There have been periods in this long conflict when the United States was arguably fighting with some hope of final victory. But that possibility went the way of most victories sought by foreigners in Central Asia, and now we’re in a very different mode. Our AfPak war today, with its drones and Special Forces and deliberately light footprint, is open-ended by design, a war of constant attrition that aims just to keep our friends (such as they are) in power and our enemies from gaining ground.

In essence, what we’ve chosen in Afghanistan and northwest Pakistan is a kind of “frozen conflict,” in which a war is pursued without any vision of an endgame, and that’s actually the point. “Frozen conflict” is a term you’re more likely to hear applied to the borderlands of Vladimir Putin’s Russia, where the Kremlin has encouraged low-grade civil wars (in the Caucasus, in Moldova, now Ukraine) thatare designed to just percolate and fester, keeping Moscow’s former satellites from turning fully to the West.

But while America’s motives are very different, we have this much in common with Putin: We, too, see advantages in managing conflicts, intervening just so far and no further, keeping a hand in (or a drone above) without seeking a final victory or a final peace. That’s true of the AfPak wars; it’s true for now of our interventions against the Islamic State in Iraq and Syria; it’s true of smaller antiterrorism forays the world over. It’s even true of our quasi-conflict with Putin himself: He wants to divide and destabilize Ukraine without actually conquering it, we want to limit his gains without provoking escalation, and the result is grinding violence without much chance of resolution.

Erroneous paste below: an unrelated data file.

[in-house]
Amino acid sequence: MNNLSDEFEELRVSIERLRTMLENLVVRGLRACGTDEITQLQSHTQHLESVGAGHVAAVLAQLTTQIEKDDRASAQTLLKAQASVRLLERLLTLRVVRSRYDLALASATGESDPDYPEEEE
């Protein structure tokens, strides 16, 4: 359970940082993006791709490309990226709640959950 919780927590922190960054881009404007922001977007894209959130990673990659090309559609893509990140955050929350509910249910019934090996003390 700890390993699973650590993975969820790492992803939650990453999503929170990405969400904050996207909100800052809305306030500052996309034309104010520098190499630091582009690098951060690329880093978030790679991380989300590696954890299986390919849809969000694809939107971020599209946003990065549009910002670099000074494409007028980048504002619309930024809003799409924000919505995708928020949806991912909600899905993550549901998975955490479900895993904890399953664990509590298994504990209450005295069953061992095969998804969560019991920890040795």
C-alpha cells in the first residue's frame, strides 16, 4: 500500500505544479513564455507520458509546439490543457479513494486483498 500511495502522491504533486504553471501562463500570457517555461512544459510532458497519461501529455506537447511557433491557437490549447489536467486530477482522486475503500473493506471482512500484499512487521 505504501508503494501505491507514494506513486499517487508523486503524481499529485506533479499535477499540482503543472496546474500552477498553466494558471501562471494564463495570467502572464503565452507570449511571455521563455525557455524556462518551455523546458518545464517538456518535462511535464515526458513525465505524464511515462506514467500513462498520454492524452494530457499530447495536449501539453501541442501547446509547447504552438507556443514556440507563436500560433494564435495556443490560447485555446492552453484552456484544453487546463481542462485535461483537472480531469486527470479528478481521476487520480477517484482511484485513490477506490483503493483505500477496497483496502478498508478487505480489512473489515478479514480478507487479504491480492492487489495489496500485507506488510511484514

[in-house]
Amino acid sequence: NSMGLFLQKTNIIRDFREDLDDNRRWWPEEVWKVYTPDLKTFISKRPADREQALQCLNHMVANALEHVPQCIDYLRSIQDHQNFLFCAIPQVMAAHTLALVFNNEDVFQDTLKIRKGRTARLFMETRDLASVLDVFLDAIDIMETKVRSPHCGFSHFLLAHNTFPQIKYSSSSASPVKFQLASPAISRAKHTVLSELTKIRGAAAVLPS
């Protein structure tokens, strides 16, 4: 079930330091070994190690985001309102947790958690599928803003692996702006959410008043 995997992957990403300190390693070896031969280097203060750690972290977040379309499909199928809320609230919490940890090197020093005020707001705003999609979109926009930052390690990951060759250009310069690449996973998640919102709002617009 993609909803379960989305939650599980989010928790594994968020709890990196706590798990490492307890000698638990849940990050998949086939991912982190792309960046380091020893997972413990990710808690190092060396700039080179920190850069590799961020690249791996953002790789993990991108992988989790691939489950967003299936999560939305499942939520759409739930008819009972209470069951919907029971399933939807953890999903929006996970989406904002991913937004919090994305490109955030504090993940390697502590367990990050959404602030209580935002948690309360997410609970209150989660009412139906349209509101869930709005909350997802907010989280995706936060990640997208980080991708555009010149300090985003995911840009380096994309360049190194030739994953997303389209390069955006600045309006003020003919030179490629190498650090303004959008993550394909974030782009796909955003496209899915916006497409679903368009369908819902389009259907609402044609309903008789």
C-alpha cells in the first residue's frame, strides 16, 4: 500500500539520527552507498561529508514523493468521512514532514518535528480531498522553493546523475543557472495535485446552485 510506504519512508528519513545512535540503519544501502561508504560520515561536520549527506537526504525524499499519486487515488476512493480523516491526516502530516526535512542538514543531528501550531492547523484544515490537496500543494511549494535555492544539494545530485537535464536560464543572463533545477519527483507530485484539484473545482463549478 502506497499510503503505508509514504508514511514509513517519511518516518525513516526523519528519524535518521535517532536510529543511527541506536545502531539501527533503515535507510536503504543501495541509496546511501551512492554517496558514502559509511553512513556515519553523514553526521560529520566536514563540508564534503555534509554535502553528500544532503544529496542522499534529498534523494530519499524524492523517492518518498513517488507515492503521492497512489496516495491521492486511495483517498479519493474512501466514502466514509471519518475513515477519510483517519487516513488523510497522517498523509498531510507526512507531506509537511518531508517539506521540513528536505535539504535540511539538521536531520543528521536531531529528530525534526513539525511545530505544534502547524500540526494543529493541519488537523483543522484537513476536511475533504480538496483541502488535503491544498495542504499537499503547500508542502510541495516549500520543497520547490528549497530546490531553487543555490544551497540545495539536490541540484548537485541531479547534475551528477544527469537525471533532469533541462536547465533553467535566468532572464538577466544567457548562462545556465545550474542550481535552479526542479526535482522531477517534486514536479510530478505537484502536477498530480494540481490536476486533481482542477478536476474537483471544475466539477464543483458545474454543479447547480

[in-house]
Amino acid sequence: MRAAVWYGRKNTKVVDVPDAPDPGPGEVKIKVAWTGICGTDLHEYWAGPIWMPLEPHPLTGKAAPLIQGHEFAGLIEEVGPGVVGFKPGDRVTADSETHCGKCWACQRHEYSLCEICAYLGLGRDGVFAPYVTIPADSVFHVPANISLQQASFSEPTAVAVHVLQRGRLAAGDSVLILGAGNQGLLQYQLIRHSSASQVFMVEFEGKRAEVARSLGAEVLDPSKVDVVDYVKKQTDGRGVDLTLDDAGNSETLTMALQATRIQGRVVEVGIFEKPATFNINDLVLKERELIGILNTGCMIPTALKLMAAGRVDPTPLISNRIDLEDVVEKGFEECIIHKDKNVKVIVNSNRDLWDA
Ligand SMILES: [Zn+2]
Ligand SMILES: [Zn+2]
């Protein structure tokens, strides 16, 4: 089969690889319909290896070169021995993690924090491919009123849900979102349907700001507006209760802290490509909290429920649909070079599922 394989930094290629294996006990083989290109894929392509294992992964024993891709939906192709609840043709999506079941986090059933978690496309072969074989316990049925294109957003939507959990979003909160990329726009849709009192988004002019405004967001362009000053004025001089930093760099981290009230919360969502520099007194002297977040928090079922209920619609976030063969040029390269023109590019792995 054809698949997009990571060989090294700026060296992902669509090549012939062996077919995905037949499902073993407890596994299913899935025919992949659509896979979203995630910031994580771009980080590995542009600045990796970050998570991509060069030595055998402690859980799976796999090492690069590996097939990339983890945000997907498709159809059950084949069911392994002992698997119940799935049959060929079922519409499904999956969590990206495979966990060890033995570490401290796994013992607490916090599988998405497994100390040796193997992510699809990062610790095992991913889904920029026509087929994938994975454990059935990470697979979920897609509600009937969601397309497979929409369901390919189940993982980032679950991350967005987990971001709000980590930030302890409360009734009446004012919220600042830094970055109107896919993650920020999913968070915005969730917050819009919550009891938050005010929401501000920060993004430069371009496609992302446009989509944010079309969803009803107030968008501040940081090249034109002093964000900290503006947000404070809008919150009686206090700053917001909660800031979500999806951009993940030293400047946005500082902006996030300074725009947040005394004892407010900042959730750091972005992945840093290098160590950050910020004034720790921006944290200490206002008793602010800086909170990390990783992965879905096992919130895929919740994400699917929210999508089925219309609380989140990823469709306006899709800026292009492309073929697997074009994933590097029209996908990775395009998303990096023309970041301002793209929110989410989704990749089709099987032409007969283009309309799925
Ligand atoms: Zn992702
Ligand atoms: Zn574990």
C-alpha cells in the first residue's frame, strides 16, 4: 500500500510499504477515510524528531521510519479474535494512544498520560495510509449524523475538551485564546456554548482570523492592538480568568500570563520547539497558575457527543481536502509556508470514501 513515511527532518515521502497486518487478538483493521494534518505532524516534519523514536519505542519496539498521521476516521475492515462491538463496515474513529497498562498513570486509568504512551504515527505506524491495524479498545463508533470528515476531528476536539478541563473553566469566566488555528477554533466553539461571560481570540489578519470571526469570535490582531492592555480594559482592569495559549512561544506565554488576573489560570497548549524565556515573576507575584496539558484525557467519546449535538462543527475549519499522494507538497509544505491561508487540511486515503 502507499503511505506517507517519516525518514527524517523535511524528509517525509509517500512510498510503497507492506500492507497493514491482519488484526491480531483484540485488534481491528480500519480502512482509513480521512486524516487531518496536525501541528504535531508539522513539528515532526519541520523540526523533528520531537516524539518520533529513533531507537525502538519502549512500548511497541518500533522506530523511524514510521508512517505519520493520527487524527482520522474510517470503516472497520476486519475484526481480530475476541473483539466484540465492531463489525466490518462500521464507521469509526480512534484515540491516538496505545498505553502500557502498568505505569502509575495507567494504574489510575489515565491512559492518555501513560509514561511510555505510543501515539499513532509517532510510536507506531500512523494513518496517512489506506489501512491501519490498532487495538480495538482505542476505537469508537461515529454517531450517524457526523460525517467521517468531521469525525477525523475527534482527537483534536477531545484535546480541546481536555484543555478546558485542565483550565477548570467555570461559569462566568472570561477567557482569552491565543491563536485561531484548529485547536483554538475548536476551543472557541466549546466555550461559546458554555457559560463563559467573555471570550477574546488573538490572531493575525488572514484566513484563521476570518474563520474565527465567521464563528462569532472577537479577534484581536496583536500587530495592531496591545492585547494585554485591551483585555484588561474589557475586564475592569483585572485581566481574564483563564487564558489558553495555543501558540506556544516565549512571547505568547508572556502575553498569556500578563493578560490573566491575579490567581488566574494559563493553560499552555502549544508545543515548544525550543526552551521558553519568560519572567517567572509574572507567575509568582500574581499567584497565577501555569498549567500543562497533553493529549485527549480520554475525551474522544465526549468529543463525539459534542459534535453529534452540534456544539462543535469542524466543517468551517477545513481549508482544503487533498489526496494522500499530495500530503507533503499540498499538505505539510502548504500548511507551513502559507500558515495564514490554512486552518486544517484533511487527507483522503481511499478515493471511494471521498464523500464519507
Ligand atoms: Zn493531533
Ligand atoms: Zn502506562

A few weeks ago, I wrote that President Obama’s grand strategy (such as it is) is defined by a desire to lay down some of the burdens of the Pax Americana. I also wrote that it’s nearly impossible for a superpower to simply slip into a supporting role. Combine Obama’s vision with that Atlas-Can’t-Shrug reality, and frozen conflicts are the near-inevitable result: In theater after theater, this administration has us in just far enough to shape events, but without a plan to win it.

Over the next 18 months, you’re going to hear Republican politicians and — barring a Rand Paul upset — the eventual Republican nominee campaigning vigorously against this state of play, and arguing that America should be fighting more to win and less to draw. Napoleon’s maxim, “When you set out to take Vienna, take Vienna,” will be repurposed as a critique of this president and all his many half-fought, un-won wars.

That critique will have some teeth. Even frozen conflicts cost lives and treasure (and invite blowback), the world has grown more dangerous and chaotic across Obama’s second term, and the sense that American policy makers are constantly playing not to lose is plainly informing the calculations made in Moscow, Tehran and Beijing.

The problem is that Republican hawks have too many wars where they seem intent on turning up the heat, too many Viennas that they want to take at once. There is no sign as yet that the president’s would-be successors have clear strategic priorities; instead, the tendency is to treat every conflict that comes into the headlines, whether it involves Libya or Iran, Syria or Ukraine, AfPak or the Islamic State, as a theater where there’s no substitute for American-led victory.

Some of this is just posturing, and if elected no G.O.P. president (well, except maybe Lindsey Graham) would actually escalate militarily on every front at once. But it isn’t exactly clear what they would do, because their critique of Obama scores points without acknowledging the real limits on American power — and the structural, and not just ideological, realities behind the decisions that he’s made.There may be cases where America needs to fight to win, enemies that we need to actually defeat instead of managing. But there are also wars that shouldn’t be joined at all, and situations where a kind of frozen conflict really is the best out of our bad options. So the test facing this president’s would-be successors, the challenge that should be posed to them as candidates, is to tell us which kind of war is which.